As a neuroscientist, we can’t forget that specific parts of the brain regulate empathy (for example the anterior insular cortex), and that psychopaths show differences in sizes of those areas (meaning underdevelopment). These areas can also be injured later in life, due to toxins or pathogens.
So I respectfully disagree. Some people are born bad. There can be epigenetic causes that determine whether the empathy circuits work, or toxins/pathogens in utero that can arrest the development of specific areas.
If you have plenty of ACEs, and yet you make a conscious choice to work on you and not harm others (in the way you’ve been harmed), you can experience post traumatic growth, and contribute positively to the world.
But some people w/ACEs don’t think they need help (or their ego is too fragile to admit it), and they just pass their pain along to others.
Either way you have a choice about your legacy in this world.
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People that have been emotionally abused usually abuse their children. If they work to avoid abusing their children by keeping their anger inside they become depressed people.,
If they are provided with positive childhood experiences, and acknowledge their ACEs, they can heal. Many have.
Dr. Huang, Are you suggesting that anyone born with a deficient anterior insular cortex or a damaged empathy circuits is “bad”?? Do we remove them from society? Do we imprison them because the “might” do something bad due to actually “being born bad”? Is there ever a person with these deficiencies who leads a perfectly “good” life? And if so, what is it more than a tendency? I think it is exceedingly dangerous and foolish to dismiss someone as “bad” from birth.
I’m not labeling anyone as good or bad. But if you have damaged empathy circuits (as seen with psychopaths), these people don’t seek help to change, and don’t believe they need to. And if they did, traditional Western medicine doesn’t have a way to address the problem. Experts in the field of psychopathy don’t believe there is anything that can be done.
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Thanks for this thoughtful, insightful analysis. Of course it begs the question, how does one restrain such mania and its incredible danger for others? What are the rational and effective interventions — even now — to restrain Putin? I don’t have nor expect a simple answer…but with compassion one must ask such questions. Your thoughts? Warm regards, Vic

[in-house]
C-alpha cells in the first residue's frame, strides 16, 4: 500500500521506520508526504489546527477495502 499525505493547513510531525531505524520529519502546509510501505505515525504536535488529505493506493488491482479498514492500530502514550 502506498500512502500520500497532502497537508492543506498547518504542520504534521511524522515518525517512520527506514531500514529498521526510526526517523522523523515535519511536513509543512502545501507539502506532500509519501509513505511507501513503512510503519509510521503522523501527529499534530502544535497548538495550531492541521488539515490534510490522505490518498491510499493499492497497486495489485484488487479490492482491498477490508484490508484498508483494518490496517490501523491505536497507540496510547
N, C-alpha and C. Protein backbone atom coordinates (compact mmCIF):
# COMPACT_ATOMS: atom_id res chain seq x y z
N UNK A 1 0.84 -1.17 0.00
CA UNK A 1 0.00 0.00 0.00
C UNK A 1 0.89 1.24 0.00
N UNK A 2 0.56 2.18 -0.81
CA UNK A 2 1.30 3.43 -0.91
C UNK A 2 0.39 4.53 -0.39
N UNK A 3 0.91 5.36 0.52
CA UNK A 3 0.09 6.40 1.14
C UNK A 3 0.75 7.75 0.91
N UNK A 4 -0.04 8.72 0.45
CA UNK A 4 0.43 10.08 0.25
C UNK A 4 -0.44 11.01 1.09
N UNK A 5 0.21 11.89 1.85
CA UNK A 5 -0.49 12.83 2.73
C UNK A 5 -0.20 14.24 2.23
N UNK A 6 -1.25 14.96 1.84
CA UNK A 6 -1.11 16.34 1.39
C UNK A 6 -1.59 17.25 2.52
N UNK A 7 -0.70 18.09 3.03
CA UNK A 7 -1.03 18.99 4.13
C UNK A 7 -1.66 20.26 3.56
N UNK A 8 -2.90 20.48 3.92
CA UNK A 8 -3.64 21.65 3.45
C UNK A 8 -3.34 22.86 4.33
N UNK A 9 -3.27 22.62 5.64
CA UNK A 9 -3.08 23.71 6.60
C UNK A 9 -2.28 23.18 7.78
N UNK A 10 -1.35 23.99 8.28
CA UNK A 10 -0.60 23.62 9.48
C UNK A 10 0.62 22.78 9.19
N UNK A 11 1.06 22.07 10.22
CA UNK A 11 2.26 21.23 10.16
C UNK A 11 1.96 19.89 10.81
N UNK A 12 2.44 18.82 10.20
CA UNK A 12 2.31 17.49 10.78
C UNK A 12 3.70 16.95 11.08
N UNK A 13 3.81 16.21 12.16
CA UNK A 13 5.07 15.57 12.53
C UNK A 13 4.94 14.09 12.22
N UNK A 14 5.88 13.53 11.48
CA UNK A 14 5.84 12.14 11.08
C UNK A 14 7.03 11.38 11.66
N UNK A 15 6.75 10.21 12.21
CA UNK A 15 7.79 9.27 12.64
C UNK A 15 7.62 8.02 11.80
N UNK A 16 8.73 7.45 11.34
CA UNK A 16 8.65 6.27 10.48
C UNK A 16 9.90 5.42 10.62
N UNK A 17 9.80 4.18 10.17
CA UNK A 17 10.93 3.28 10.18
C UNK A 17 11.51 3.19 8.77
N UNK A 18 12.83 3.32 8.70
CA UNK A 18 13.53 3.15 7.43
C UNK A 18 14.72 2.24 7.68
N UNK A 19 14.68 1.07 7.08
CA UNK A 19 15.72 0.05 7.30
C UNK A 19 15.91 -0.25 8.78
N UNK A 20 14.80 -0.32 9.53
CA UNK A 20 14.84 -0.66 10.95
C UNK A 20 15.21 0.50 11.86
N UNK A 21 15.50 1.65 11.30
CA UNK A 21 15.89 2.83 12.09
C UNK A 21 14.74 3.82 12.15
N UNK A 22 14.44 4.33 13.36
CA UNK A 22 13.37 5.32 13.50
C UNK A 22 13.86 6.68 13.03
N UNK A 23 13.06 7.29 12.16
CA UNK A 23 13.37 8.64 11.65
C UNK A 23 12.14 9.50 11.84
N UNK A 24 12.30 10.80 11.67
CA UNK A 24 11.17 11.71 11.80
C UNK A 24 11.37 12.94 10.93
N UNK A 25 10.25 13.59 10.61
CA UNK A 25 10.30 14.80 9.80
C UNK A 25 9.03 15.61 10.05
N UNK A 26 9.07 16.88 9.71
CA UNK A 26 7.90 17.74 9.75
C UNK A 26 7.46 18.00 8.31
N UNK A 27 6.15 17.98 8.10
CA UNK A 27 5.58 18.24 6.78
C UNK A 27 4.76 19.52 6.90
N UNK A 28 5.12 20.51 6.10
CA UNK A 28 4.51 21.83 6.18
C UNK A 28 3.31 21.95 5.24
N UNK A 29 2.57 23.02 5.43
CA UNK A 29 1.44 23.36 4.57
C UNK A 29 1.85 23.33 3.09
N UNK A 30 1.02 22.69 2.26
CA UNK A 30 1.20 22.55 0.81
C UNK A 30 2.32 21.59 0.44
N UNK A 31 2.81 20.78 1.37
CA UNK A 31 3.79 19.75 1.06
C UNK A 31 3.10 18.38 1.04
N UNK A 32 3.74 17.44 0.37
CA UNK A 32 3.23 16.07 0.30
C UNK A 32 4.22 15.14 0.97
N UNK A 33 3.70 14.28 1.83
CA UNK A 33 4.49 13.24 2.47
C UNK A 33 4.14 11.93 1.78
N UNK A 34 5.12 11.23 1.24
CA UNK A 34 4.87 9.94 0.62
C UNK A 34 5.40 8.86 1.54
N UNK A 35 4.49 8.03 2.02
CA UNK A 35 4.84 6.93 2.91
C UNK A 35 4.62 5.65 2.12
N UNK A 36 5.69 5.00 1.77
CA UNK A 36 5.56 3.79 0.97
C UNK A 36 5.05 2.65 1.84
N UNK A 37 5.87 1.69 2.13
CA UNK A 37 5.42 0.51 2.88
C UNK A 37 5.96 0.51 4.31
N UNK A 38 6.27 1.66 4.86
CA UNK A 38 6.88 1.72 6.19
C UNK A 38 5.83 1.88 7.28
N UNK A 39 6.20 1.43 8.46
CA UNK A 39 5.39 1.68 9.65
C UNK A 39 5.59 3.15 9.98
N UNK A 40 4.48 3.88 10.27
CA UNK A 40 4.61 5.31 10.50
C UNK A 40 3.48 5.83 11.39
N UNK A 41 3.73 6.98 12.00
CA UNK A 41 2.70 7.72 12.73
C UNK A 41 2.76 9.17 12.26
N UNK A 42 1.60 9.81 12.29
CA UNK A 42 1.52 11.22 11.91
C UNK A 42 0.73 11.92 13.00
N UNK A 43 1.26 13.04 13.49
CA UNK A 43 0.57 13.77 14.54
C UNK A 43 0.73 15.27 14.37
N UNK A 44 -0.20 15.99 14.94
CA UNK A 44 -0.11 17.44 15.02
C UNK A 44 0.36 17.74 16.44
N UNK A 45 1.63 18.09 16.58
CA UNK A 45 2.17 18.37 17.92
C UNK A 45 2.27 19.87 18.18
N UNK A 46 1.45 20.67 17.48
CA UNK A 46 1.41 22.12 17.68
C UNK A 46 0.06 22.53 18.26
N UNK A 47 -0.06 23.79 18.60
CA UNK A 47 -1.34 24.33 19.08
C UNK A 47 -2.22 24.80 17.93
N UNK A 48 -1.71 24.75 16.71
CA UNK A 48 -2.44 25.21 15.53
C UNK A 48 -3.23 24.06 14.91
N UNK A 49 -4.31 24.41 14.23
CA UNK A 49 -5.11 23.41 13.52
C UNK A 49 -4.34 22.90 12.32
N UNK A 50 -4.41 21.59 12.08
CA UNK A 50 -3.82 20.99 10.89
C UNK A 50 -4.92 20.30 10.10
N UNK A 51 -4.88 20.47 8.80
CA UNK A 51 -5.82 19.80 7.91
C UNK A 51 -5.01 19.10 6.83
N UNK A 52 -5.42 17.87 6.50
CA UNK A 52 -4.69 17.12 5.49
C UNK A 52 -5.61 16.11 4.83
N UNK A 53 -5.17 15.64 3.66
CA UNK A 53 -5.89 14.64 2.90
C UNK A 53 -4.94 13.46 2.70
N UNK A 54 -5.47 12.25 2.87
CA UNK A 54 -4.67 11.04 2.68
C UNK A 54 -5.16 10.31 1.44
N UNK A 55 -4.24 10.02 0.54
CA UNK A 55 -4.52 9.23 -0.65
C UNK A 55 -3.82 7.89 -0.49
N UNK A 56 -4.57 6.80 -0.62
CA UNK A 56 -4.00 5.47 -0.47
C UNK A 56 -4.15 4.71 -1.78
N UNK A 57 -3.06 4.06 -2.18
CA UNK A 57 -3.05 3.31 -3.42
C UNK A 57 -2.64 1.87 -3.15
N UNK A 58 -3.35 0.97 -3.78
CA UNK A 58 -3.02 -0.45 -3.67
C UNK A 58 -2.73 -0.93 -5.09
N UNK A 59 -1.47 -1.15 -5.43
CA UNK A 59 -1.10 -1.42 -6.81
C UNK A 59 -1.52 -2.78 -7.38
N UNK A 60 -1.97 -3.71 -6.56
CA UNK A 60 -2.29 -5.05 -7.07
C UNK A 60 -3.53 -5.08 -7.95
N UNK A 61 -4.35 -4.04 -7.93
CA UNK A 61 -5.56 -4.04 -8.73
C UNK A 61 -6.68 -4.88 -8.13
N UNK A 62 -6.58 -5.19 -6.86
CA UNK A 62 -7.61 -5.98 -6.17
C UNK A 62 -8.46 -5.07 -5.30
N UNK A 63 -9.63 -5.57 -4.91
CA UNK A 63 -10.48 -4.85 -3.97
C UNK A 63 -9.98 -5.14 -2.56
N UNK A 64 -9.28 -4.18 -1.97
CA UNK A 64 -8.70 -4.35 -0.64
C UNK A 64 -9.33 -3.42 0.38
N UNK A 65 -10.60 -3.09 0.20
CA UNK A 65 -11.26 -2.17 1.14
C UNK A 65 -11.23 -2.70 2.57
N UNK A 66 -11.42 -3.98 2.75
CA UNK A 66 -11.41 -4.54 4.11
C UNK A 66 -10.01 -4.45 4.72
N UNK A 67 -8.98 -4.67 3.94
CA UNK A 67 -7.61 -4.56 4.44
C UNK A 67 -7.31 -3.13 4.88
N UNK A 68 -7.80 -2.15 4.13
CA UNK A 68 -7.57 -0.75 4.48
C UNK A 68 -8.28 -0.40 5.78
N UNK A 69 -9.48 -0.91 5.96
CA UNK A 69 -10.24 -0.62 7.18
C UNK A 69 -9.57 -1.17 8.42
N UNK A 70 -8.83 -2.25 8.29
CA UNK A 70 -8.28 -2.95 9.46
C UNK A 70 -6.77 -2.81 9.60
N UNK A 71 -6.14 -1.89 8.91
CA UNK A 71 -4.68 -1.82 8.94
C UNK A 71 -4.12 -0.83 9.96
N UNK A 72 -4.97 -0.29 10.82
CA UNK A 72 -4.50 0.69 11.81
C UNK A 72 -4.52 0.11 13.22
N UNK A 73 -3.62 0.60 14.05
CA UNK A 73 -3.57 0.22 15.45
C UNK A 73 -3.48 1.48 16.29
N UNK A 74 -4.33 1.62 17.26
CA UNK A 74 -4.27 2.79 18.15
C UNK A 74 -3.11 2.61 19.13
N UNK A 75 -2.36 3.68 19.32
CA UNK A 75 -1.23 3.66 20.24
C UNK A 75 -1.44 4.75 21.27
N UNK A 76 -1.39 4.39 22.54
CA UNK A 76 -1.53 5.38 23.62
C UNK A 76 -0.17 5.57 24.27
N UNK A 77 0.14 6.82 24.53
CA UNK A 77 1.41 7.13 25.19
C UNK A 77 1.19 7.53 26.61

I’m not educated in the ways of diplomacy or arm-twisting or whatever happens at that level where world leaders work things out. The only thing I can work for is a society that integrates policies and practices based on the science of positive and adverse childhood experiences so that people can’t gain a foothold into autocracy. It’s actually pretty much up to us, isn’t it? With the worldwide reaction to Putin, I have great hope that we’re on our way.
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There must be a broad movement for a legal ban of child corporal punishment in every country in the world to establish peace right at the foundations of a society. There are many initiatives out there led by UNICEF, WHO, , , – and for the USA the hashtag #ratifycrc seems to be the one for discussing this issue on social media platforms …
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The title of the article caught my attention because I am familiar with ACEs research through my work with virtue-resources for child caregivers. In response to your question about effective interventions, I refer you to the Alberta Family Wellness Initiative. It offers a free certification program called The Brain Story. They want to spread the word so health care providers and others can can stop ACEs. They have the tools to help do it.
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Thanks for the suggestion, Vera. The folks at Palix Foundation are friends. The sister social network to is, where there’s lots of information about interventions, for humans between pre-birth to death.